Monumental Sculpture

The witty, ambivalent, and hyperrealism play out indefinitely as the apparent verbal disagreements of the three traveler characters. They are undoubtedly among the film’s main treasures, along with the ever-changing mood swings. Regardless of which, many other things are equally astonishing in the scope of Tarkovsky’s studies. It must be considered, especially when talking about moments of great sleep, silence, and warmth. Eduard Artemyev played an essential role in composing an excellent musical score in such a case.

It may also seem cliché to insist that film is a visual medium. However, what is not said is just as crucial as articulating a genuine ethical struggle. Tarkovsky seems to have found a way to photograph human heads like he is never photographed before in the film’s total effects. He likes to animate in silence and make his monumental in philosophical and sculptural forms. Given the chaotic disruption to the production process, the concentration of effort Tarkovsky achieved was surprising as a miracle. Naturally, Tarkovsky hypnotizes the audience’s head as he hypnotizes the stalker, writer, and professor.

Georgy Rerbert

The Stalker‘s mystery continued throughout its troubled production. Indeed, the state of filming can be said to be a secondary layer of the legend. Maiboroda made a 2009 documentary, going into such a backdrop in detail, and it is an interesting question whether the timing that comes up can be said to reveal the film. In a perverted or strange way, it fortifies his parallel charm. Maiboroda is called Tarkovsky, and Rerbert is the reverse side of the stalker, a significant investigation into the circumstances surrounding his dismissal during the shoot of Tarkovsky’s prominent cameraman Georgy Rerbert. He is in charge of Mirror‘s exquisite color photography.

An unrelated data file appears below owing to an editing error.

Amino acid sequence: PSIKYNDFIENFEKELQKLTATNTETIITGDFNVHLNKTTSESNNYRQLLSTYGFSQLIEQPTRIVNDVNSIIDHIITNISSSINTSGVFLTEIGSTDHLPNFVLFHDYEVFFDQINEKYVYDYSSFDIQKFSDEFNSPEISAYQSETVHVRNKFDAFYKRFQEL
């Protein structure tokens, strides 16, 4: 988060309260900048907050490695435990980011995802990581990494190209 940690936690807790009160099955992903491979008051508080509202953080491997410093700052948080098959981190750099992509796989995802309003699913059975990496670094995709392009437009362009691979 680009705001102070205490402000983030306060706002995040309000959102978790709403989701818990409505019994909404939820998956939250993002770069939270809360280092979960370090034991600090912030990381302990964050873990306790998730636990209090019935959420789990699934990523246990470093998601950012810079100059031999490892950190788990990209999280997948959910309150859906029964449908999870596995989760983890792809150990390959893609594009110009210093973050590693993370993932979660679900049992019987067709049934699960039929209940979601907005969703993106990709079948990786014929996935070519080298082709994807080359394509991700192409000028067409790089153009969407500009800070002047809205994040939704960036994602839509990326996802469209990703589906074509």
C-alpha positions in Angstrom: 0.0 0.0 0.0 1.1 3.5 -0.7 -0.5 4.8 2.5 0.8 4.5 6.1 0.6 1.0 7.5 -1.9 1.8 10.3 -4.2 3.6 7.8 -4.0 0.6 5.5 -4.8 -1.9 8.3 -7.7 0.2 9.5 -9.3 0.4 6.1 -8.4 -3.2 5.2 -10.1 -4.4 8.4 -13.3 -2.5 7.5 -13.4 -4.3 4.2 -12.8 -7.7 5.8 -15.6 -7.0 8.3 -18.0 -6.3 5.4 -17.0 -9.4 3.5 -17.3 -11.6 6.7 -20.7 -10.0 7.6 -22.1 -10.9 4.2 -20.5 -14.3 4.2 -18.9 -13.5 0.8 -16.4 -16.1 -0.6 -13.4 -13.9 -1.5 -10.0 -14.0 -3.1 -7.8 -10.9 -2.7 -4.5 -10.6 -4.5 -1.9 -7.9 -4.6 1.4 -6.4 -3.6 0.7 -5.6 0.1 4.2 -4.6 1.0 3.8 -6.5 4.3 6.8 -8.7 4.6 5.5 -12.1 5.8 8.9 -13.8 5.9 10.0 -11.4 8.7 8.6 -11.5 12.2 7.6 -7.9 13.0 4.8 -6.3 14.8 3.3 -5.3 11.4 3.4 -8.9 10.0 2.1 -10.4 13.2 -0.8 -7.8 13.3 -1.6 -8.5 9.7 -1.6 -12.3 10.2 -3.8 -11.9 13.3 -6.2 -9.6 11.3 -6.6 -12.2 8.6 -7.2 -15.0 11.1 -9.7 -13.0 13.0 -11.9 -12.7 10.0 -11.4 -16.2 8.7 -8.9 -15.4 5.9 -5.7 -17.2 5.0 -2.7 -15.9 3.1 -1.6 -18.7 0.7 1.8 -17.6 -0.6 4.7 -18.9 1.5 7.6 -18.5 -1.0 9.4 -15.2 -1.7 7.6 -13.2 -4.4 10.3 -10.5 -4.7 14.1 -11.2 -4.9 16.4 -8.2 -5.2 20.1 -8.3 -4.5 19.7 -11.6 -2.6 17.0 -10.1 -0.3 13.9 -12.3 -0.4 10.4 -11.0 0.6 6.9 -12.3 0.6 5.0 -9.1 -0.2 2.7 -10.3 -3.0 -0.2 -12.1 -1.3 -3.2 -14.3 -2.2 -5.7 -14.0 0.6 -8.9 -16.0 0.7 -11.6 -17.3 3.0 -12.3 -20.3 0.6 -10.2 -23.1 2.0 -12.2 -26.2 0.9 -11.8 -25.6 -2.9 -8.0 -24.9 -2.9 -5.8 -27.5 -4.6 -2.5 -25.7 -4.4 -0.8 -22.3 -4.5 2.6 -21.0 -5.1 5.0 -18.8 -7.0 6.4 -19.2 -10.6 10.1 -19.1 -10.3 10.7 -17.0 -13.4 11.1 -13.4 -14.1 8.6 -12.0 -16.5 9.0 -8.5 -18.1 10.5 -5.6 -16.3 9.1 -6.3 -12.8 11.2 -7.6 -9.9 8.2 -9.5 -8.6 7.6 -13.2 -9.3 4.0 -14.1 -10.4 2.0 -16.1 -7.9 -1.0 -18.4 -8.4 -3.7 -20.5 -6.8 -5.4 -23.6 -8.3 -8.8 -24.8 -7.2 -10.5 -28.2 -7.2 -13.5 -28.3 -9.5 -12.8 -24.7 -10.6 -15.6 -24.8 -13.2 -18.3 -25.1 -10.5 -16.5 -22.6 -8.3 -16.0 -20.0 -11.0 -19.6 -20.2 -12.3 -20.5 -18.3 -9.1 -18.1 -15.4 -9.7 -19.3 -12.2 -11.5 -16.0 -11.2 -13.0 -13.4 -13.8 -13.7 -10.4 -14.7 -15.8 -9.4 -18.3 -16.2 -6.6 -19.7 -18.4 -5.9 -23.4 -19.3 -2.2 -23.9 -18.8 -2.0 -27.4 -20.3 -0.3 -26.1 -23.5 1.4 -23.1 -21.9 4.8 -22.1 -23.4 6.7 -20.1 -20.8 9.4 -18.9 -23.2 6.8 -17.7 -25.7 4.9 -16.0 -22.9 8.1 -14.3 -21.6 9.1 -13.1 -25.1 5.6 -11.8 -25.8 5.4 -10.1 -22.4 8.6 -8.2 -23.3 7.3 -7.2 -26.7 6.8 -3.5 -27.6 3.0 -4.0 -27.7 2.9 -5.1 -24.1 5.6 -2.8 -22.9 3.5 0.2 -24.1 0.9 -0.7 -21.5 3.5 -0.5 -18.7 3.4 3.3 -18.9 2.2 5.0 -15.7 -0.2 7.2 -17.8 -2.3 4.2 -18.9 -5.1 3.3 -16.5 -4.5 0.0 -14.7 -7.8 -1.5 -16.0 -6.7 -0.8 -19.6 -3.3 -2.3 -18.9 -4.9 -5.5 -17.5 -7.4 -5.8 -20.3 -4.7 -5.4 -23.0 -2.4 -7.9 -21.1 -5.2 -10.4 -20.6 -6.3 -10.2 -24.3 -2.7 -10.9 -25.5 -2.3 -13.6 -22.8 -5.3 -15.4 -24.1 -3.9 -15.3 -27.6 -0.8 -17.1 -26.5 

In the documentary, Rerbert becomes the center of attention. The film tells the story from his point of view and, in the process, manages to paint a scathing portrait of director Stalker as an impatient, arrogant, but arrogant human being. Tarkovsky’s bad behavior on set is naturally irrelevant to the significance of the film’s ending. However, among the many revelations that have emerged, two more seem particularly interesting when audiences judge Stalker historically. The first concerns the location in all the special features, the director’s original idea was that the film should be shot near the city of Isfara. Preparations had reached an advanced stage in February 1977 when a severe earthquake in the region required searching for alternative locations.